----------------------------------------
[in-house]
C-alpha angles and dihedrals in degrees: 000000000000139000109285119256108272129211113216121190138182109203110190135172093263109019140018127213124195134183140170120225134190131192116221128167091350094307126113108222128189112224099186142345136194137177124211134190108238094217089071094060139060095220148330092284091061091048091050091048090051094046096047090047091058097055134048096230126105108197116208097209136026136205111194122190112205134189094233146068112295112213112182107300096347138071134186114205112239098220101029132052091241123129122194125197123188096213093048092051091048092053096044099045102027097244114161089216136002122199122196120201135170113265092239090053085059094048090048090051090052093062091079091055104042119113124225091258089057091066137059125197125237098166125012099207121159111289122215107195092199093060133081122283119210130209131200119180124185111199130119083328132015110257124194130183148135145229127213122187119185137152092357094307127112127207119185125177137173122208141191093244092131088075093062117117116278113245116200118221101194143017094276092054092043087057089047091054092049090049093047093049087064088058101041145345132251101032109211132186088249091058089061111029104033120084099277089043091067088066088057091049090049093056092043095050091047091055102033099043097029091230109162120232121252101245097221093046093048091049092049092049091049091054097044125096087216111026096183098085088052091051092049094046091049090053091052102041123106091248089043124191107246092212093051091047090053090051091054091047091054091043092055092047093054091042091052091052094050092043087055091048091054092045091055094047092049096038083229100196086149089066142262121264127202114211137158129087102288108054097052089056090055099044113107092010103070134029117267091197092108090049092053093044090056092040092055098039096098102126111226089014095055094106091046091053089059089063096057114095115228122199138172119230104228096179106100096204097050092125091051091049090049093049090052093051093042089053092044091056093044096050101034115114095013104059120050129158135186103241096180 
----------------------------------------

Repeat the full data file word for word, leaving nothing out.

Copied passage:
[in-house]
C-alpha angles and dihedrals in degrees: 000000000000139000109285119256108272129211113216121190138182109203110190135172093263109019140018127213124195134183140170120225134190131192116221128167091350094307126113108222128189112224099186142345136194137177124211134190108238094217089071094060139060095220148330092284091061091048091050091048090051094046096047090047091058097055134048096230126105108197116208097209136026136205111194122190112205134189094233146068112295112213112182107300096347138071134186114205112239098220101029132052091241123129122194125197123188096213093048092051091048092053096044099045102027097244114161089216136002122199122196120201135170113265092239090053085059094048090048090051090052093062091079091055104042119113124225091258089057091066137059125197125237098166125012099207121159111289122215107195092199093060133081122283119210130209131200119180124185111199130119083328132015110257124194130183148135145229127213122187119185137152092357094307127112127207119185125177137173122208141191093244092131088075093062117117116278113245116200118221101194143017094276092054092043087057089047091054092049090049093047093049087064088058101041145345132251101032109211132186088249091058089061111029104033120084099277089043091067088066088057091049090049093056092043095050091047091055102033099043097029091230109162120232121252101245097221093046093048091049092049092049091049091054097044125096087216111026096183098085088052091051092049094046091049090053091052102041123106091248089043124191107246092212093051091047090053090051091054091047091054091043092055092047093054091042091052091052094050092043087055091048091054092045091055094047092049096038083229100196086149089066142262121264127202114211137158129087102288108054097052089056090055099044113107092010103070134029117267091197092108090049092053093044090056092040092055098039096098102126111226089014095055094106091046091053089059089063096057114095115228122199138172119230104228096179106100096204097050092125091051091049090049093049090052093051093042089053092044091056093044096050101034115114095013104059120050129158135186103241096180 